William Joyce, known as “Lord Haw-Haw” was the last man to be hanged by the British Crown for High Treason, because he had been a notorious broadcaster for the Nazi Germany during World War II. Born in America, he grew up in the West of Ireland, and his grave is now at Bohermore Cemetery, Galway.
In her most recent book, Mary Kenny – drawing on research at the Royal Archives in Windsor as well the Irish archives, and personal reminisce by a number of people – examines the complex and contradictory relationship between Ireland and the Crown.
William Joyce, who came to be immortalised as “Lord Haw-Haw” was born in America of English-Irish parents, grew up in Galway in the West of Ireland, became a fierce British patriot when he came to England and then embraced Nazi Germany in 1939. His sense of national allegiance was a little crazy and mixed-up, to say the least.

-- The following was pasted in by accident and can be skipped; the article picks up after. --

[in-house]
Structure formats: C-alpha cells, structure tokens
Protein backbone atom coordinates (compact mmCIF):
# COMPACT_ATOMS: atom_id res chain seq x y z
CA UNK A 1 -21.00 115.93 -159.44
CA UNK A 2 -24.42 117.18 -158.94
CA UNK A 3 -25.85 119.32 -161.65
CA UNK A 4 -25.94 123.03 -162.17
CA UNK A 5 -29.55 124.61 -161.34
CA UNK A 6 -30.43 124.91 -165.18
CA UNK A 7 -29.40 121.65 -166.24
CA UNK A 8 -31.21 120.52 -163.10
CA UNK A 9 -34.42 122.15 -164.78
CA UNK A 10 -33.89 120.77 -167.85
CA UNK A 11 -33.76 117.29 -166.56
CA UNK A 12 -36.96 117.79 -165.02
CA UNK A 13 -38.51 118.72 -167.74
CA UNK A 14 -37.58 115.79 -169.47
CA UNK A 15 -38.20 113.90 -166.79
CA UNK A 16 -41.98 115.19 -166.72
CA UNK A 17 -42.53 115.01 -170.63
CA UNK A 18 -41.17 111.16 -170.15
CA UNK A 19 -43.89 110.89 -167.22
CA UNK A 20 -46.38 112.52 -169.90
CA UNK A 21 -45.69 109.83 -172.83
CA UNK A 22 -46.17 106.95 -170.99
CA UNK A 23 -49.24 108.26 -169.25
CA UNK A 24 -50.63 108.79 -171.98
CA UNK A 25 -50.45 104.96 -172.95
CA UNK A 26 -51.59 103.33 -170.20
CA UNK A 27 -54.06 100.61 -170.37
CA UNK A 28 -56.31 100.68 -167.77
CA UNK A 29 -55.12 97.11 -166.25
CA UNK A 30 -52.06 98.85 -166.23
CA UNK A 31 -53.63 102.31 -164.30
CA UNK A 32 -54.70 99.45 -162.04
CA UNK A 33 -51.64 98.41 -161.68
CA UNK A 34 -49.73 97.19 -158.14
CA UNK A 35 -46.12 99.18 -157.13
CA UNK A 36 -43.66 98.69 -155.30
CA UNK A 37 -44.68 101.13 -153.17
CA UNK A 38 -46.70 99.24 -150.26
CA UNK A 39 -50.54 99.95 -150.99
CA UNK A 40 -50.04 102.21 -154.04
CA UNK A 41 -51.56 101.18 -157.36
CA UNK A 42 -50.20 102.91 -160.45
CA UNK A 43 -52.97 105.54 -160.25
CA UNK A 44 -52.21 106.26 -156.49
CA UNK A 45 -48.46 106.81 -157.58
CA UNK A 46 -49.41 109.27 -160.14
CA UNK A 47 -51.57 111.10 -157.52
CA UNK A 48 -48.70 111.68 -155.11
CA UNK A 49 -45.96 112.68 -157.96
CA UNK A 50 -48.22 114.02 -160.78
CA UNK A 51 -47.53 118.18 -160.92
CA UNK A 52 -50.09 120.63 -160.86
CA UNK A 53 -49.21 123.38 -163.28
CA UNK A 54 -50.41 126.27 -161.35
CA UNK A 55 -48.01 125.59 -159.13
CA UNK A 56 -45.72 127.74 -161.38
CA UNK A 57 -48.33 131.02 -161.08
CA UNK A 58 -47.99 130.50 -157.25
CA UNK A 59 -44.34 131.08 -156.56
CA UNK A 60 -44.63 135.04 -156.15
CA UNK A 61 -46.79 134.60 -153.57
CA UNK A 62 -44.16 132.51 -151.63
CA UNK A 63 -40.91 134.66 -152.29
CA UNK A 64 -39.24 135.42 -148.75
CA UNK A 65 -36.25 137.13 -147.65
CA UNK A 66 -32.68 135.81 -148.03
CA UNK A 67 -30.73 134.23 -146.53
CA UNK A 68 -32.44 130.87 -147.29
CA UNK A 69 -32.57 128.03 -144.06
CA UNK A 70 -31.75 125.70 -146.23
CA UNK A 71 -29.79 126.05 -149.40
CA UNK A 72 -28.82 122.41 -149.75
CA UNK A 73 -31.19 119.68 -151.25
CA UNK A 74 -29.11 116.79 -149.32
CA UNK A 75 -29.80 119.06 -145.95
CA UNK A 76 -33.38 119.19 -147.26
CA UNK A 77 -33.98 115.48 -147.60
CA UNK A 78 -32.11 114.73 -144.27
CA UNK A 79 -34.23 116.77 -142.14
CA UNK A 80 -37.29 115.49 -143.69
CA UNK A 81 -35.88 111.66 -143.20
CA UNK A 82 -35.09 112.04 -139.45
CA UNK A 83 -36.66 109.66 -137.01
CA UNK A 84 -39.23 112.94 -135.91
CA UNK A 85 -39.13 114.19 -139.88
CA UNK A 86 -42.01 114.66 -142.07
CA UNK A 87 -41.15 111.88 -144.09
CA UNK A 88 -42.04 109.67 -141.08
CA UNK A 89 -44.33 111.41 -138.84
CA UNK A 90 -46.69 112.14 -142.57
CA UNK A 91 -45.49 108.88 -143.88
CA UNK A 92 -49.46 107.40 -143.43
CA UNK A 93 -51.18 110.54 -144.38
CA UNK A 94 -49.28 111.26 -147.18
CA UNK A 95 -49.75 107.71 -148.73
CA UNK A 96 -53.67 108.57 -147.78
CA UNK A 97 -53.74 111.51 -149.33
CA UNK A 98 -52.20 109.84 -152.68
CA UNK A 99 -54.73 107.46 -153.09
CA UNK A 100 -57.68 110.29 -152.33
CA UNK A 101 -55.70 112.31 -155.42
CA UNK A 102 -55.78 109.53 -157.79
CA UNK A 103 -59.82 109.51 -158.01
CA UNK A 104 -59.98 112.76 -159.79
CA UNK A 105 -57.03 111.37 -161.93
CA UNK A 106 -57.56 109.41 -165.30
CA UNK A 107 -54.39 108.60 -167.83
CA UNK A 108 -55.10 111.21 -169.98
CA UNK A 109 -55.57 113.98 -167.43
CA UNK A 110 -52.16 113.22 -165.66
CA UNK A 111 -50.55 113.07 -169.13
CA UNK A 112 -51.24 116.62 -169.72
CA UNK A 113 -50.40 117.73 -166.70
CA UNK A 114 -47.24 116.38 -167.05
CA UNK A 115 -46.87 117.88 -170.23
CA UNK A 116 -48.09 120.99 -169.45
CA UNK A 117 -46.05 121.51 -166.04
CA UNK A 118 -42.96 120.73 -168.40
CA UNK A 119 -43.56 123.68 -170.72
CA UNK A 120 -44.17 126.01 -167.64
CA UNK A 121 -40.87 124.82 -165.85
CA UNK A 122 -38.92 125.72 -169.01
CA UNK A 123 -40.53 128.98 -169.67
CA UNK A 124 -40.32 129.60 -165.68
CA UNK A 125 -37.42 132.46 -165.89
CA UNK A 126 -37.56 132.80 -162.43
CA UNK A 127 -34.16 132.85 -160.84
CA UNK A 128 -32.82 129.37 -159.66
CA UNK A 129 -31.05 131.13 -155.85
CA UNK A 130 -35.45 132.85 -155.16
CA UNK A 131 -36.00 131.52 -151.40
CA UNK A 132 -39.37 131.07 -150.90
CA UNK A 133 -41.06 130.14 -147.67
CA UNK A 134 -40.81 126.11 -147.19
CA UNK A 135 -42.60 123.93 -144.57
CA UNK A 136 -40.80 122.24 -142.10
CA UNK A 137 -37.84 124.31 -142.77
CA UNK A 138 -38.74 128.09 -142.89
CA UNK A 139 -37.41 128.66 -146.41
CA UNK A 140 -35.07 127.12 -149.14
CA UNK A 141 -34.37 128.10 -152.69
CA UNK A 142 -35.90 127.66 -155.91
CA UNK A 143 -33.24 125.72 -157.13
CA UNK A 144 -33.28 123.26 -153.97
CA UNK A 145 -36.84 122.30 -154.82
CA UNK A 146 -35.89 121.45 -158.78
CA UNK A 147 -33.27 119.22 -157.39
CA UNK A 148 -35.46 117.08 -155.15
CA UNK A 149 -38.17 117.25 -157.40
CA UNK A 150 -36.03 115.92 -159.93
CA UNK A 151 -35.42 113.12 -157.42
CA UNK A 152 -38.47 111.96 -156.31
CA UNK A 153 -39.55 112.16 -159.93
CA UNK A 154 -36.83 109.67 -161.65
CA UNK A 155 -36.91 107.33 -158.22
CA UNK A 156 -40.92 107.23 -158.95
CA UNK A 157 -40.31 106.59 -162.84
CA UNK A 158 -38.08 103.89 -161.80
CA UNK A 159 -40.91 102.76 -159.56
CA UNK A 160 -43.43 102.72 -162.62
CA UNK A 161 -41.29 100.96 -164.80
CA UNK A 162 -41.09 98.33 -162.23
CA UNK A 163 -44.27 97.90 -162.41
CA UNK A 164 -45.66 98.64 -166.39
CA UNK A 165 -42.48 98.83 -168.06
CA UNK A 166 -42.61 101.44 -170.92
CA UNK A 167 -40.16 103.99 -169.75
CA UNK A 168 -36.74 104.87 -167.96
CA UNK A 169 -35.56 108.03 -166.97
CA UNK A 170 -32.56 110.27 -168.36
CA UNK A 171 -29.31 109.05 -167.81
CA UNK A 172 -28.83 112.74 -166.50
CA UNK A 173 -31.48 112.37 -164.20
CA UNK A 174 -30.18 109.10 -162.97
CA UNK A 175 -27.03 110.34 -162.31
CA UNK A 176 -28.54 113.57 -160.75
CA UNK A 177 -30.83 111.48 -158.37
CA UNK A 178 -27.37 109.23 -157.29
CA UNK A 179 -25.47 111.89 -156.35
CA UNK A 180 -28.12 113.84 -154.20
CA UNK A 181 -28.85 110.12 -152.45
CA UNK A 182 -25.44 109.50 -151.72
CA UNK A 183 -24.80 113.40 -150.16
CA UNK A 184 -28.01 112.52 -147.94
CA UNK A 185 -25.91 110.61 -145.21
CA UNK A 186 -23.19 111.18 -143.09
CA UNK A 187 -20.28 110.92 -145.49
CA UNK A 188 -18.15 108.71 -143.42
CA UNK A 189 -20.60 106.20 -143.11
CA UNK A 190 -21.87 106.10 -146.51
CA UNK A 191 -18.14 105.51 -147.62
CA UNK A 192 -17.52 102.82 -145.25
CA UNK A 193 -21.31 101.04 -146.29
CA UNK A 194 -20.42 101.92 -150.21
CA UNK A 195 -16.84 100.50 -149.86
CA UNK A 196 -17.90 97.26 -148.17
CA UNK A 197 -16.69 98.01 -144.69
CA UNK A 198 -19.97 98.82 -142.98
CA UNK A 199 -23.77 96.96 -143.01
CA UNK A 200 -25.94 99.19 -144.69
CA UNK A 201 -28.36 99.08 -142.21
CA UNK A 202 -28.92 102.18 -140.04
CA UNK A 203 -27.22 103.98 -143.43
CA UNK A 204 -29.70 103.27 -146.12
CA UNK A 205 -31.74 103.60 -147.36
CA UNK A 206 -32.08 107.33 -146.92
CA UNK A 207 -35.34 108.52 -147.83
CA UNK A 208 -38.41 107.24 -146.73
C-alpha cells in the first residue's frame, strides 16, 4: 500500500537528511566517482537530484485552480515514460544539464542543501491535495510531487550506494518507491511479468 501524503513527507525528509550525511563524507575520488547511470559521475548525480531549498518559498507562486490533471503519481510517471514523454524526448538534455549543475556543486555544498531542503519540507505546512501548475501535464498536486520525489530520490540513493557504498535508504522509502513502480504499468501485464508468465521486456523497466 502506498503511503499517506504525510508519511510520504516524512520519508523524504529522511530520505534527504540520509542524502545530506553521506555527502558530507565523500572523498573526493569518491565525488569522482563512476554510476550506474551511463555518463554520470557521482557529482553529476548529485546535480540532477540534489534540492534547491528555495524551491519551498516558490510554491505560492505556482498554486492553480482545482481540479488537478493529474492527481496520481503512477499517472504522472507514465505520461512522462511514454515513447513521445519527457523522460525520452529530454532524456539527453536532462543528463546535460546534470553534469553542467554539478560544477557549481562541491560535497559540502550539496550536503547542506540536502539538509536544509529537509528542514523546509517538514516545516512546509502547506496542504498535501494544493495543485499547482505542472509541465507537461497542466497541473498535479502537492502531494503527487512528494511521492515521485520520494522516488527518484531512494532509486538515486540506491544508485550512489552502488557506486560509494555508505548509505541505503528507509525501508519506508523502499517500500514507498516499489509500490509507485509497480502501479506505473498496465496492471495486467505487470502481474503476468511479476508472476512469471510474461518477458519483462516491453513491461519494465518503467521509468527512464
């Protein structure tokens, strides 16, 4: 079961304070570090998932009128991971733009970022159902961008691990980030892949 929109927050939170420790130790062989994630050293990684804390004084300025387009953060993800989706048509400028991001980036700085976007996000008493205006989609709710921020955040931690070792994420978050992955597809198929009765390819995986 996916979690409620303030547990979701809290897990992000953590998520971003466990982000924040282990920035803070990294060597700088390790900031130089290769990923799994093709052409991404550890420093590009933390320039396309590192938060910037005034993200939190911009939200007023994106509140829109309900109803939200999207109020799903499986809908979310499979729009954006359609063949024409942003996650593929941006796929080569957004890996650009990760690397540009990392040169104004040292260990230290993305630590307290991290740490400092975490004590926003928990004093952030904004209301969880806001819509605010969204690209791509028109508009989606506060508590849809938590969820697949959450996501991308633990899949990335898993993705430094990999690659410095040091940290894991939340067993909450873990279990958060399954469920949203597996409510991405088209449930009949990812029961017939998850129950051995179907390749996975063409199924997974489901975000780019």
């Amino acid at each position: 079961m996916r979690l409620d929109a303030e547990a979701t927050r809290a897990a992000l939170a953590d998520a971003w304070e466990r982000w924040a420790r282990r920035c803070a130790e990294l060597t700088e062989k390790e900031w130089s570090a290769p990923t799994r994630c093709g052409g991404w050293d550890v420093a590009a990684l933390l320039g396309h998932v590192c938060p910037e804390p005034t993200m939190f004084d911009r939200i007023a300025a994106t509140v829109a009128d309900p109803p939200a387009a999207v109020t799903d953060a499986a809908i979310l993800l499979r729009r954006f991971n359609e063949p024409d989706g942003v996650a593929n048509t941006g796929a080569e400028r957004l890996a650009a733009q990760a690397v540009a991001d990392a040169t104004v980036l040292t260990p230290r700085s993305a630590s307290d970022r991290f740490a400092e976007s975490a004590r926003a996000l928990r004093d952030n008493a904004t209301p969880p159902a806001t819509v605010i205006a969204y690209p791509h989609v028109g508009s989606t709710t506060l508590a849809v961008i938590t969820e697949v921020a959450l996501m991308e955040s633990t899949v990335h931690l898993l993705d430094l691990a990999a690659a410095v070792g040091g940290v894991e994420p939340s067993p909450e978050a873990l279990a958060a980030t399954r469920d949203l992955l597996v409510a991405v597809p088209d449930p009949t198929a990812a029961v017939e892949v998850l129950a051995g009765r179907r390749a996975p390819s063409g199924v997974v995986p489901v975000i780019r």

Memories and Reflections from Mary Kenny
A play about Michael Collins and Winston Churchill Background & Context In 1921, the Irish rebel leader Michael Collins was ordered to travel to London – with Arthur Griffith and the Irish delegation – to negotiate the Anglo-Irish Treaty which followed the Truce and the War of Independence. Collins loathed the assignment and protested vehemently: …
Mary has also written the following books, available through New Island Publishing: